2011 [01 January] - J Kirby
…I took a week trip to Mexico from the 3rd to 9th of January. It was not a dedicated birding trip so I only spent two days birding. However, it was still very productive with 134 species seen….
2011 [05 May] - Val & Alan Greggains
…On this day we walked a mile or so north from the hotel and picked up Altamira Oriole, Yellow Warbler, Yucatan Jay and Ruby-throated Hummingbird in addition to the common species noted earlier. As expected there were far fewer birds in evidence than in January…
2012 [02 February] - John & Jo Tallon - Yucatan Peninsular
…This report should be read as a sequel to that of Brian & Isabel Eady from January 2011 (also hosted by Birdtours) as reading that gave us the inspiration for our own trip. Feeling the need for some winter sun we did some research over the Christmas holiday and thought Mexico seemed like a good option. As soon as we had seen the Eadys’ report we were convinced. Like them we have previously been to Trinidad & Tobago and Costa Rica so have some grounding in the birds of the region. (Since returning we have also read the report by Val and Alan Greggains who had been there at the same time as the Eadys and returned in April/May)…
2012 [03 March] - Mark Van Beirs
…We recorded 252 birds and 9 mammals on our wanderings through the scrub, dry woodlands and marshes of the states of Yucatan, Campeche and Quintana Roo. The combination of fairly easy birding, some great mammals, imposing archaeological sites and very enjoyable weather made for a perfect winter escape…
2013 [02 February] - Michael Retter
…We spent the afternoon out on the Ría Lagartos, among the mangroves, salt pans, and flocks of the intensely coral American Flamingos (below, with Lesser Yellow-headed Vulture). We also had nice views of a white morph reddish egret, some American Oystercatchers, and a Bare-throated Tiger-Heron….
2014 [02 February] - Allan Drewitt
…The Mexican Yucatan peninsula is a good location for a birding holiday and a great introduction to Mexican birds. There are around twenty species more-or-less restricted to the peninsula and many other specialities including several Caribbean species, not found elsewhere in Central America. The birding locations are all easy to reach with an ordinary saloon car, and travel to the area is quite economical as package holidays and cheap flights are available to the resorts around Cancun and Playa del Carmen on the east coast….
2015 [01 January] - Håkan Thorstensson - Yucatán Peninsula & Cozumel Island
Sites, diary and bird list
2015 [02 February] - David Alan Showler
...On my first afternoon I saw a dinky female Mexican sheartail (perched in a garden close to my room) and then walked the 3 km to the road junction and turned east. About 150 m along in open scrub (north side of road) were at least nine Yucatan bobwhites. Next morning I teamed up with an American birding couple, Deb and Frank (who had a car; they asked if I would like to join them), which was enjoyable. I got them Yucatan bobwhite (location as previous day, here also calling ferruginous pygmy-owl, 3 orange orioles, 2 Yucatan wrens, and a grey-crowned yellowthroat responded well to Frank’s pishing) and we saw two lesser roadrunners at the Rancho San Salvador junction.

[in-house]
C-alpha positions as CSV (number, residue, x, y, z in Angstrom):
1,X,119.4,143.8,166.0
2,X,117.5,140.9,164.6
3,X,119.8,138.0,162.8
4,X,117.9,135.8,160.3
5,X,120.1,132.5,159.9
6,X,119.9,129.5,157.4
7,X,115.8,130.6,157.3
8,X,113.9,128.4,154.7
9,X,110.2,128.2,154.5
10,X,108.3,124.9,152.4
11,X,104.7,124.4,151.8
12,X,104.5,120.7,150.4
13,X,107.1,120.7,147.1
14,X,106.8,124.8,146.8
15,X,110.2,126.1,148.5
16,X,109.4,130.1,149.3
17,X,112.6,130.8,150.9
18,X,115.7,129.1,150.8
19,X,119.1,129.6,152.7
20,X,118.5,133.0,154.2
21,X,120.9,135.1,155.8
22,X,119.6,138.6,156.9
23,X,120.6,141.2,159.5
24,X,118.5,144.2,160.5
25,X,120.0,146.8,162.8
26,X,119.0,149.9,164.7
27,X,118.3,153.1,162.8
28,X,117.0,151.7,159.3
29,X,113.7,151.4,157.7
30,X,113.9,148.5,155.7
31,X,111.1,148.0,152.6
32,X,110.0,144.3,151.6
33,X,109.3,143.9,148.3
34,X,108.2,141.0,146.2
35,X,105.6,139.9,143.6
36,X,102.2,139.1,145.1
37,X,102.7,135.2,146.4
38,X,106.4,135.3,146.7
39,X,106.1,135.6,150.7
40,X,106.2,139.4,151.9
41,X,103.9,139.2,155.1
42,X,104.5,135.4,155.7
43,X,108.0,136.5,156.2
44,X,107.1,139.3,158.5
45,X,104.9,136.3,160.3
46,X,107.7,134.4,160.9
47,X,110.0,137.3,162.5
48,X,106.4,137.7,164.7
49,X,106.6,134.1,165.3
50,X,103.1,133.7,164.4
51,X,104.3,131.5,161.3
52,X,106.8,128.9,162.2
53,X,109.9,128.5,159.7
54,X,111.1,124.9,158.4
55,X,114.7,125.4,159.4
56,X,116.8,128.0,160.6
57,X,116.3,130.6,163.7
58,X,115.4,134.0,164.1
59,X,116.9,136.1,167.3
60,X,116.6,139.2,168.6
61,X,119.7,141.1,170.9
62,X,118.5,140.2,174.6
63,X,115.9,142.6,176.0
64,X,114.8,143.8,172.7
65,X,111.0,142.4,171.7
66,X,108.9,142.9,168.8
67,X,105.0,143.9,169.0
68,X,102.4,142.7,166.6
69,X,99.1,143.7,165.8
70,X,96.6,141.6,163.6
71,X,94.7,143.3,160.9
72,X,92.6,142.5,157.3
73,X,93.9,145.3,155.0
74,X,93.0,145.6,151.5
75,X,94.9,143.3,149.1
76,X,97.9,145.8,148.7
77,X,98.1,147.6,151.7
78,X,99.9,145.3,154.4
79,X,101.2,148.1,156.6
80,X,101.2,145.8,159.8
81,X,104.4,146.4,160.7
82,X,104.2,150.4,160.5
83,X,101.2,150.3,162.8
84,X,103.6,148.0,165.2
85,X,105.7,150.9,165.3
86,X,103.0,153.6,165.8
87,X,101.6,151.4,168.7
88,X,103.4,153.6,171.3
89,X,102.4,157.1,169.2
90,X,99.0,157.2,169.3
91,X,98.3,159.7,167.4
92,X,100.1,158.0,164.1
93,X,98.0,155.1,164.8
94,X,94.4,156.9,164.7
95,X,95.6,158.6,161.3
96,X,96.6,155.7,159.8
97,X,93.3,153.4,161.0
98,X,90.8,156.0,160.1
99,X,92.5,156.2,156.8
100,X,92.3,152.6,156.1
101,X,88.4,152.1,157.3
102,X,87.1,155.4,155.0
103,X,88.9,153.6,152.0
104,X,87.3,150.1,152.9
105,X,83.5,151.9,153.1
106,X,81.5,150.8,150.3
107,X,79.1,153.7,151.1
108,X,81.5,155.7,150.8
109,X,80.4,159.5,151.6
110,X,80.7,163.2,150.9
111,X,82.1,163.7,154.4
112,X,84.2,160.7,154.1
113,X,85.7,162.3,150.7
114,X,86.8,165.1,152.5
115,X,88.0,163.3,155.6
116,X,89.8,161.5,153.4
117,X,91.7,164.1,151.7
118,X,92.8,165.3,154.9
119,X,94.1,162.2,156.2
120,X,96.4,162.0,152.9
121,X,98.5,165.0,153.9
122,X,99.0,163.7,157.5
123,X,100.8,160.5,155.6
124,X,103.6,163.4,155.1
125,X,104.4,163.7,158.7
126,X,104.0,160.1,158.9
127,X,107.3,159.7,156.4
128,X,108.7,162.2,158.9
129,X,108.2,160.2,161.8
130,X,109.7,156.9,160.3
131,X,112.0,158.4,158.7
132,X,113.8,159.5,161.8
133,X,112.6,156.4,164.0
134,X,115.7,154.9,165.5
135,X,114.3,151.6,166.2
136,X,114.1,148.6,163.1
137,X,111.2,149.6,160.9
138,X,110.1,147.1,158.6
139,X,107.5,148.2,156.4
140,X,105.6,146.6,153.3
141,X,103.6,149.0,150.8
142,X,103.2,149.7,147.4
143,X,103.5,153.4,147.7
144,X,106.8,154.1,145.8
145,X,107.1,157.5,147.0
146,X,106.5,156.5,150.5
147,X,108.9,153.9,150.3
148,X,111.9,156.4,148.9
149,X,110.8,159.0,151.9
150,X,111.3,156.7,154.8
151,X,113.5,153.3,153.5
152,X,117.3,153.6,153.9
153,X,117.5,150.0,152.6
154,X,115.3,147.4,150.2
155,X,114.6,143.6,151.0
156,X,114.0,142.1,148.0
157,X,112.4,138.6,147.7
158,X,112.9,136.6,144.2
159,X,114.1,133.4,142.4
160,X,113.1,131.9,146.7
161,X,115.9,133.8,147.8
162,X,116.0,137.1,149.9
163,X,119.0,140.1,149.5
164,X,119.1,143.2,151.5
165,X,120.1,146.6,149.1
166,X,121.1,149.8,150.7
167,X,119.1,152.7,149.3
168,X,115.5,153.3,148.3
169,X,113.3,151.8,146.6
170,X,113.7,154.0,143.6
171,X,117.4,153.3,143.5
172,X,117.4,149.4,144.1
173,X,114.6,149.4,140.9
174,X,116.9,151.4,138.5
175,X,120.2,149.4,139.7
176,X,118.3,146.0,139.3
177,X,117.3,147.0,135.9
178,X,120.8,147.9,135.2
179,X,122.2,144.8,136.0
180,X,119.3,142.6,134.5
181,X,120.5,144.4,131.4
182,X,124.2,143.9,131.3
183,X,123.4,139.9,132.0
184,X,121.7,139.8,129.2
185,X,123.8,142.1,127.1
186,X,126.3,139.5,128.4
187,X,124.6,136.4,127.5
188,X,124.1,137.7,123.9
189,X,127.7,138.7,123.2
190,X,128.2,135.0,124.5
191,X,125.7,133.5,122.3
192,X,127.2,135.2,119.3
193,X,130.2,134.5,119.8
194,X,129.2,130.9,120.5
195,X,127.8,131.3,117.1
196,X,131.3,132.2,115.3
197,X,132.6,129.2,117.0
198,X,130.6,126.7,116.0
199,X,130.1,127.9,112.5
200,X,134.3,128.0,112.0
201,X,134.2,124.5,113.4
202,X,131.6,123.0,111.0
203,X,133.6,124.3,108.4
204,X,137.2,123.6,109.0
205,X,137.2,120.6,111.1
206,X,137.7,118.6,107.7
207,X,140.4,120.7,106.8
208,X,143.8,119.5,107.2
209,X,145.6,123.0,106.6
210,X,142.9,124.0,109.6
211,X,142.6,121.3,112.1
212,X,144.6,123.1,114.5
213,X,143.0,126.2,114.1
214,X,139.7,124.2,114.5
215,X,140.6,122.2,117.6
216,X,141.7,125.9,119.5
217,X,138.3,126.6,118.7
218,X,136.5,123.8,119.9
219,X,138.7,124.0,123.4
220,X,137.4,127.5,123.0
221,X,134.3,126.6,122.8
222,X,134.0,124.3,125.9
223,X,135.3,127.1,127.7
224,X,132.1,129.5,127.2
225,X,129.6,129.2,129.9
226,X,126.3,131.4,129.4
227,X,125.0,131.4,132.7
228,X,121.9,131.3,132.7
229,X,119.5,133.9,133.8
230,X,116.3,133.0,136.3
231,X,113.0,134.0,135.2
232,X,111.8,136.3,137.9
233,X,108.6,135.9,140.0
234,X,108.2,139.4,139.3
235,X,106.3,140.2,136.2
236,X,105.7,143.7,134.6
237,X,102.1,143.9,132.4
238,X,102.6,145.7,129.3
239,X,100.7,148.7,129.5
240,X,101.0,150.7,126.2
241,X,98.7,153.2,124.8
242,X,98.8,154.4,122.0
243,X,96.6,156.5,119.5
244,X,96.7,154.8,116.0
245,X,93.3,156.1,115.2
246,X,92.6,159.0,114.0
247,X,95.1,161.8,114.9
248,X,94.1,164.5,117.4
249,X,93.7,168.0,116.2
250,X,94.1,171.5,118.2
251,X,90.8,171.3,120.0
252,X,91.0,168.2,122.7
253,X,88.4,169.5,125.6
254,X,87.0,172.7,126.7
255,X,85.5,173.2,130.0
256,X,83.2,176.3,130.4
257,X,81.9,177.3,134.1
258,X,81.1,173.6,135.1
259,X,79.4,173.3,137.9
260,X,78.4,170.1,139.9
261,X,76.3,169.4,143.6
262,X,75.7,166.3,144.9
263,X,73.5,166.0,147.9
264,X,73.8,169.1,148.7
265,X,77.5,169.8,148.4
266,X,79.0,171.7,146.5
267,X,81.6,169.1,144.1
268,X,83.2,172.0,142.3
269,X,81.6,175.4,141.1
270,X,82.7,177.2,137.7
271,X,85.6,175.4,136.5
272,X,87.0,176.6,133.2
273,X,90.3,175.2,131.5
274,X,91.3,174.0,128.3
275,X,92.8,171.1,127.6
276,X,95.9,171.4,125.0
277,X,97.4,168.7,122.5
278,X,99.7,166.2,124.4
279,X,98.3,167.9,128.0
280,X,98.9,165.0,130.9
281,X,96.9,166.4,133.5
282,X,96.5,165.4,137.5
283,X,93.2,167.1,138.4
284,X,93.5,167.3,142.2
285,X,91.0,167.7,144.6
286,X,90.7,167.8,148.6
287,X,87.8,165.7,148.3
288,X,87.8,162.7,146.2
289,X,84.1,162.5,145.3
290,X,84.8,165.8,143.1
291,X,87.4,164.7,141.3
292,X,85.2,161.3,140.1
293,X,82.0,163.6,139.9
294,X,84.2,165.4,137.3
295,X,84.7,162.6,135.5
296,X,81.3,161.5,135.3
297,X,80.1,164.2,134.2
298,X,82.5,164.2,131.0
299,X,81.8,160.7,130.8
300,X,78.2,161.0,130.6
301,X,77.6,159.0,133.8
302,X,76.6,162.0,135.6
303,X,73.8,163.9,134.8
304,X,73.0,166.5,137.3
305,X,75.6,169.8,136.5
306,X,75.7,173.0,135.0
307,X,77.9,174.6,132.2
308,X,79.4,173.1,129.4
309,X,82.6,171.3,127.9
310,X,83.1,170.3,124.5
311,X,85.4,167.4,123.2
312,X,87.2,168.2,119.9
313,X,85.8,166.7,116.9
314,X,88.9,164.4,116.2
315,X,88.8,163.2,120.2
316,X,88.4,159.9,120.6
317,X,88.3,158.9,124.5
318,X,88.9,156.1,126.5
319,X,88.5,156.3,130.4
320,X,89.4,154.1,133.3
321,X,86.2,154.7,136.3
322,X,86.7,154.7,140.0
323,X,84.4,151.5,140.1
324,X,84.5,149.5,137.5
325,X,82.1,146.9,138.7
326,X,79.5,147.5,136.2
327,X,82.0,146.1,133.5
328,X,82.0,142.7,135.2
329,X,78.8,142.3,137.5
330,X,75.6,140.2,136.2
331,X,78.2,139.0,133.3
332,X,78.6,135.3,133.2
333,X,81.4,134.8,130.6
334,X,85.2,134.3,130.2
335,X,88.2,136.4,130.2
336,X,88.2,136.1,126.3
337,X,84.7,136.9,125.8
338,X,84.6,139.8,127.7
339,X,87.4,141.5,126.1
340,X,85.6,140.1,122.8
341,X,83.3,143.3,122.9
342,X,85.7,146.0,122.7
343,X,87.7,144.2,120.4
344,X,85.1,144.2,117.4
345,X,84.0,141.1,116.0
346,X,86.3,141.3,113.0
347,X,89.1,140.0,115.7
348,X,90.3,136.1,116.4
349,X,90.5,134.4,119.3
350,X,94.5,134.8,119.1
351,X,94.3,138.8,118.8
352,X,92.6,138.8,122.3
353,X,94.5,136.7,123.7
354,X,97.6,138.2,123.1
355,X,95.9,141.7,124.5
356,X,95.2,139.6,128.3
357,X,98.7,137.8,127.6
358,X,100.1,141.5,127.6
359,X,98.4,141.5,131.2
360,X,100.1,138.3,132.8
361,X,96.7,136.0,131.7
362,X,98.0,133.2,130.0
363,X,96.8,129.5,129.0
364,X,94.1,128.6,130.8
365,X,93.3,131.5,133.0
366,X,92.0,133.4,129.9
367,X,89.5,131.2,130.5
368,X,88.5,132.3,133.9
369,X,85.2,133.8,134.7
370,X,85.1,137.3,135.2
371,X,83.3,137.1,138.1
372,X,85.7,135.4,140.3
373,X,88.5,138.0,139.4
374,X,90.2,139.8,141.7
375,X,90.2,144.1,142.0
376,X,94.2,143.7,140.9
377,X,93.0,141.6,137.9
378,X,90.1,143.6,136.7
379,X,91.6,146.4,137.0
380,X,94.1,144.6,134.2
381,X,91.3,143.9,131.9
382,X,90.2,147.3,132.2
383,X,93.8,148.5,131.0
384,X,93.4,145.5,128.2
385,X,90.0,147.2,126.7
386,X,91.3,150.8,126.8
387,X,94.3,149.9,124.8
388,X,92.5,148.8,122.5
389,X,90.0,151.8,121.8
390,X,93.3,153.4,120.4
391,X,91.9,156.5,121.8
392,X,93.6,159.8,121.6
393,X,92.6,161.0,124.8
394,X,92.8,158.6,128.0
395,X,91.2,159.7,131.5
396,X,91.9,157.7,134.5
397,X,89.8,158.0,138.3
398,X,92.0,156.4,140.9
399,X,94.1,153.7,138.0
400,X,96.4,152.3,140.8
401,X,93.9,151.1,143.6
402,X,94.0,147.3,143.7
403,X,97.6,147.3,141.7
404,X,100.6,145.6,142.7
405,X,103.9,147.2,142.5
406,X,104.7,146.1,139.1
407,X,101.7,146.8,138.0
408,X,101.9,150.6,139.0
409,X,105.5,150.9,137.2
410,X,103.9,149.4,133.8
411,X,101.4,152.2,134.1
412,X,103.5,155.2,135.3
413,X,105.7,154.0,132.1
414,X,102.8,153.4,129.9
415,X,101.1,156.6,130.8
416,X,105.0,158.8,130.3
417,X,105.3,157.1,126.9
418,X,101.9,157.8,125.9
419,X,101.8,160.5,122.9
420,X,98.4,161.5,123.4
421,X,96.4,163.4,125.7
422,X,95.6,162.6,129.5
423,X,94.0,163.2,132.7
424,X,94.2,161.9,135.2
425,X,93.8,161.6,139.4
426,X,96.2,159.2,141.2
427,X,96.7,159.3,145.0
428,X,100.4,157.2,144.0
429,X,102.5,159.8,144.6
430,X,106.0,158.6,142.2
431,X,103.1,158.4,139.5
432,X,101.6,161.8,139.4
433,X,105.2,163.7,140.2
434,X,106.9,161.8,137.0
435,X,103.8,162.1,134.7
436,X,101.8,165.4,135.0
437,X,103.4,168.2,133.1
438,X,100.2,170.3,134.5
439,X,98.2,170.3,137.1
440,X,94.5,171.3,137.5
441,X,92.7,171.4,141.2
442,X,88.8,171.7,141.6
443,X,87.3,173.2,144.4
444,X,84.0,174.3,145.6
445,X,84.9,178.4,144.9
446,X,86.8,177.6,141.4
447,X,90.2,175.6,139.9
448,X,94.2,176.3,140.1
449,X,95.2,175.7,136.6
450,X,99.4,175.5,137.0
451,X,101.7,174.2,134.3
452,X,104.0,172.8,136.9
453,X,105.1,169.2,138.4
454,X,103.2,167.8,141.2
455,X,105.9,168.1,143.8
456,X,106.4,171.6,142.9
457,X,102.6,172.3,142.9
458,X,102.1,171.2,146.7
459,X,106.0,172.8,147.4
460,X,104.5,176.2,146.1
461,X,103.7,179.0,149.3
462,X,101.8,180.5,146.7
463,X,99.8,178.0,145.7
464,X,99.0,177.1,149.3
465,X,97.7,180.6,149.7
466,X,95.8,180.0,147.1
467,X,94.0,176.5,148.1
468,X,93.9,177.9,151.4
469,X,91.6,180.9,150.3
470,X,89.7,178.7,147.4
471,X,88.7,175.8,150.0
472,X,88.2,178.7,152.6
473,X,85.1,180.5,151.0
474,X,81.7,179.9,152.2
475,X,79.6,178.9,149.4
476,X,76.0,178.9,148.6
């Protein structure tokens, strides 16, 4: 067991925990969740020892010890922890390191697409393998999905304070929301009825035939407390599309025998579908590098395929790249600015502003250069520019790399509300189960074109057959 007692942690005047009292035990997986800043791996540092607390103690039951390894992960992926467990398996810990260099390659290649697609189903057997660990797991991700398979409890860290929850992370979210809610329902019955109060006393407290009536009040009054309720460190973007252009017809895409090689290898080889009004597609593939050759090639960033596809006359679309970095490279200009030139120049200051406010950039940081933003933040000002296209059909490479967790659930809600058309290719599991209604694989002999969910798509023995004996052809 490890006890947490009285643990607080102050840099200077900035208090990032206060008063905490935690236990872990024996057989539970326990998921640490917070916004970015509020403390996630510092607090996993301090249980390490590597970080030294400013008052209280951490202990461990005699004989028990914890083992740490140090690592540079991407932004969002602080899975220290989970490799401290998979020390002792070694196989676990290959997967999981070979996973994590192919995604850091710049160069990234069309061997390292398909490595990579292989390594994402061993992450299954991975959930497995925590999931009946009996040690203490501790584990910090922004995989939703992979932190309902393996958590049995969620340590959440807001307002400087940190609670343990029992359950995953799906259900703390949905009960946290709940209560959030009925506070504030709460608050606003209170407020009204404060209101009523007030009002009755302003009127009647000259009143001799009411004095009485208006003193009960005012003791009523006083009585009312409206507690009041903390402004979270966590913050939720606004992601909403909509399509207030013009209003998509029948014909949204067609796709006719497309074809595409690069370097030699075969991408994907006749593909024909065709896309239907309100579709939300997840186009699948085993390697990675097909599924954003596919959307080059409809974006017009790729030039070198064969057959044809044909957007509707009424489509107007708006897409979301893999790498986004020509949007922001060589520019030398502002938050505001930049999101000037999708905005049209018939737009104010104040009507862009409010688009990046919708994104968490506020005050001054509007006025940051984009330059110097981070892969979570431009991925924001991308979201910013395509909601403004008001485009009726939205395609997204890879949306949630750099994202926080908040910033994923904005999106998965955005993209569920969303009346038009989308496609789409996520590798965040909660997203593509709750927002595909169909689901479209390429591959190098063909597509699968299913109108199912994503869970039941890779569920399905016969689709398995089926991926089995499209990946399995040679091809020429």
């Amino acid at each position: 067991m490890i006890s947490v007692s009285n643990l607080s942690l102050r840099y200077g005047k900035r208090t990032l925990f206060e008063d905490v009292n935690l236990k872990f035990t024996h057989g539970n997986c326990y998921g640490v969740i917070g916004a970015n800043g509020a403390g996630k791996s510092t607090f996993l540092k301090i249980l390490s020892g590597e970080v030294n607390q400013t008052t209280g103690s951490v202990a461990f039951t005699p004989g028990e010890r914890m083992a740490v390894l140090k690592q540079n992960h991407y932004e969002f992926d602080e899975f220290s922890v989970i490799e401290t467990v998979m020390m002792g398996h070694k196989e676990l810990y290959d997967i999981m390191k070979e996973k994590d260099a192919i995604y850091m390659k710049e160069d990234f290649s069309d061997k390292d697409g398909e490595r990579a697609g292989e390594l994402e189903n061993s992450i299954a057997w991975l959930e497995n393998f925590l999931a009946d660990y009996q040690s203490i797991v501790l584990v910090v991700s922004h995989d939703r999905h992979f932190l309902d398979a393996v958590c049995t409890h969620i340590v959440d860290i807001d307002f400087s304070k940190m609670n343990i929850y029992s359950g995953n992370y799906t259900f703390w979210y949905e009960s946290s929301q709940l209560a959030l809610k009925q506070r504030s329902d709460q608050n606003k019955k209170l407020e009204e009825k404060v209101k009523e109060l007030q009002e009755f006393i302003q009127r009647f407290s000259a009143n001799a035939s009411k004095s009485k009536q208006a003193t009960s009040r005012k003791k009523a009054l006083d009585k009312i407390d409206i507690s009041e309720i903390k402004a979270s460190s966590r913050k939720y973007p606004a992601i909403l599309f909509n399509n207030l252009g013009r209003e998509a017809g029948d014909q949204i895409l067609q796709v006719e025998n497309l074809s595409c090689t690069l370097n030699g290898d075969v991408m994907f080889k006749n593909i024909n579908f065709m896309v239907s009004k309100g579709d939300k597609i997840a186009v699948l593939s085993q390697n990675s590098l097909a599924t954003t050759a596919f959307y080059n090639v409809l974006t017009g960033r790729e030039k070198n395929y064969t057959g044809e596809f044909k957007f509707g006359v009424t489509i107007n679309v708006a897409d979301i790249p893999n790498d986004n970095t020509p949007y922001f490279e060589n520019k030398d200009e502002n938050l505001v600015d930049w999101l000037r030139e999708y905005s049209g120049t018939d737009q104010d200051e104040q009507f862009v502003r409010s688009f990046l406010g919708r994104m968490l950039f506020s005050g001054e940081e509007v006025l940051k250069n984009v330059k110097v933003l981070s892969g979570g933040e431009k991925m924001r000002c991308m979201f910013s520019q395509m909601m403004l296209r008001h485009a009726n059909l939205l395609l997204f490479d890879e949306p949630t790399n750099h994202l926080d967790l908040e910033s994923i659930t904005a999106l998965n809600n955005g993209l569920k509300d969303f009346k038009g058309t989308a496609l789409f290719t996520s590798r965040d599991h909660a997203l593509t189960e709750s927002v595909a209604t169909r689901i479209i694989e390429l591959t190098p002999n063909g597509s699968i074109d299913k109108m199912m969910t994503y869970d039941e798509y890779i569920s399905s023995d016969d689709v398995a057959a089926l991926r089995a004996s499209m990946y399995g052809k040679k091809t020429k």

2015 [03 March] - Mike Youdale
...More views of Yellow-backed, Orange and Hooded Orioles around the ruins kept us occupied, as did a beautiful Ruddy Ground Dove before our attention was led away by a small number of warblers feeding nearby. The first warbler we managed to see was a Palm Warbler, feeding on the short grass near the path. Yellow-rumped and Blackburnian Warblers also showed well
2015 [11 November] - Megan Edwards Crewe - Yucatan & Cozumel
Our Yucatan and Cozumel tour offers a lovely short break "south of the border," ranging across the entire width of the Yucatan peninsula as we visit some of the region's most famous Mayan ruins -- which also contain some of the peninsula's most sought-after birds. The weather was (for the most part) delightful, with little rain and generally pleasant temperatures. And the birding was most enjoyable...
2015 [March] - Clayton Burne
...Yucatan Flycatcher put in a quick performance, but White-lored Gnatcatcher displayed incredibly well, both males and females showing their characteristic field marks. Scissor-tailed Flycatcher sat up on the electrical wires and we eventually had decent visuals of a vocalising White-eyed Vireo.
2016 [01 January] - Neil Gilbert
I picked the Yucatán Peninsula as my first foray to the tropics because it is easy and inexpensive to access. For the planning and preparation for this trip, I relied heavily on Howell’s field guide and birder’s guide as well as trip reports and eBird lists from the hotspots. I went with my good friend from college Joel Betts, who, though enthusiastic about birds, isn’t a seasoned lister, so our trip might look a bit different from that of a hardcore endemic-chaser.